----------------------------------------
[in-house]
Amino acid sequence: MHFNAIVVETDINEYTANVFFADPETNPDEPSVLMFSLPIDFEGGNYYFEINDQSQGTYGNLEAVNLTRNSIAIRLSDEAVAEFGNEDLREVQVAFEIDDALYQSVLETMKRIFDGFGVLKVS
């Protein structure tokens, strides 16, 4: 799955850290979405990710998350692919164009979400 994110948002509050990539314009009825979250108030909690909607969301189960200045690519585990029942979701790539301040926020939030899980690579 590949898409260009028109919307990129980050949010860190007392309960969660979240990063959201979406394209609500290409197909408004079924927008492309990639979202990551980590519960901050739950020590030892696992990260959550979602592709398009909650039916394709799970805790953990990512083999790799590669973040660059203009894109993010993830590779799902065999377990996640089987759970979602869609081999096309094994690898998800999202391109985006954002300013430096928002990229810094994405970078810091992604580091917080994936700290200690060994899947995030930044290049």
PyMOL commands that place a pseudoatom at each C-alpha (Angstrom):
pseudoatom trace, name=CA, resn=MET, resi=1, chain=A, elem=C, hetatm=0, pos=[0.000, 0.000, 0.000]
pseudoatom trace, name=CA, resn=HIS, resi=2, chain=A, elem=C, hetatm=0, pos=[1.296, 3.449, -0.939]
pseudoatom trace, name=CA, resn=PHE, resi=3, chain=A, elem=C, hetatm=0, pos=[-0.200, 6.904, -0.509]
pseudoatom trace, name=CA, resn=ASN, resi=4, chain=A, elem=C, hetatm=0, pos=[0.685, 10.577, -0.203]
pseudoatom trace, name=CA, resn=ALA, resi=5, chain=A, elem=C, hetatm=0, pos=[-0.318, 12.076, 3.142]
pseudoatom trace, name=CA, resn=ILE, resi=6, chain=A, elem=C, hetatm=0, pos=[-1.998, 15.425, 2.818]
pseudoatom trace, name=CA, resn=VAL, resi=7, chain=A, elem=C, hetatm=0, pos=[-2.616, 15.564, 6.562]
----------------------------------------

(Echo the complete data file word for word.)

[in-house]
Amino acid sequence: MHFNAIVVETDINEYTANVFFADPETNPDEPSVLMFSLPIDFEGGNYYFEINDQSQGTYGNLEAVNLTRNSIAIRLSDEAVAEFGNEDLREVQVAFEIDDALYQSVLETMKRIFDGFGVLKVS
């Protein structure tokens, strides 16, 4: 799955850290979405990710998350692919164009979400 994110948002509050990539314009009825979250108030909690909607969301189960200045690519585990029942979701790539301040926020939030899980690579 590949898409260009028109919307990129980050949010860190007392309960969660979240990063959201979406394209609500290409197909408004079924927008492309990639979202990551980590519960901050739950020590030892696992990260959550979602592709398009909650039916394709799970805790953990990512083999790799590669973040660059203009894109993010993830590779799902065999377990996640089987759970979602869609081999096309094994690898998800999202391109985006954002300013430096928002990229810094994405970078810091992604580091917080994936700290200690060994899947995030930044290049």
PyMOL commands that place a pseudoatom at each C-alpha (Angstrom):
pseudoatom trace, name=CA, resn=MET, resi=1, chain=A, elem=C, hetatm=0, pos=[0.000, 0.000, 0.000]
pseudoatom trace, name=CA, resn=HIS, resi=2, chain=A, elem=C, hetatm=0, pos=[1.296, 3.449, -0.939]
pseudoatom trace, name=CA, resn=PHE, resi=3, chain=A, elem=C, hetatm=0, pos=[-0.200, 6.904, -0.509]
pseudoatom trace, name=CA, resn=ASN, resi=4, chain=A, elem=C, hetatm=0, pos=[0.685, 10.577, -0.203]
pseudoatom trace, name=CA, resn=ALA, resi=5, chain=A, elem=C, hetatm=0, pos=[-0.318, 12.076, 3.142]
pseudoatom trace, name=CA, resn=ILE, resi=6, chain=A, elem=C, hetatm=0, pos=[-1.998, 15.425, 2.818]
pseudoatom trace, name=CA, resn=VAL, resi=7, chain=A, elem=C, hetatm=0, pos=[-2.616, 15.564, 6.562]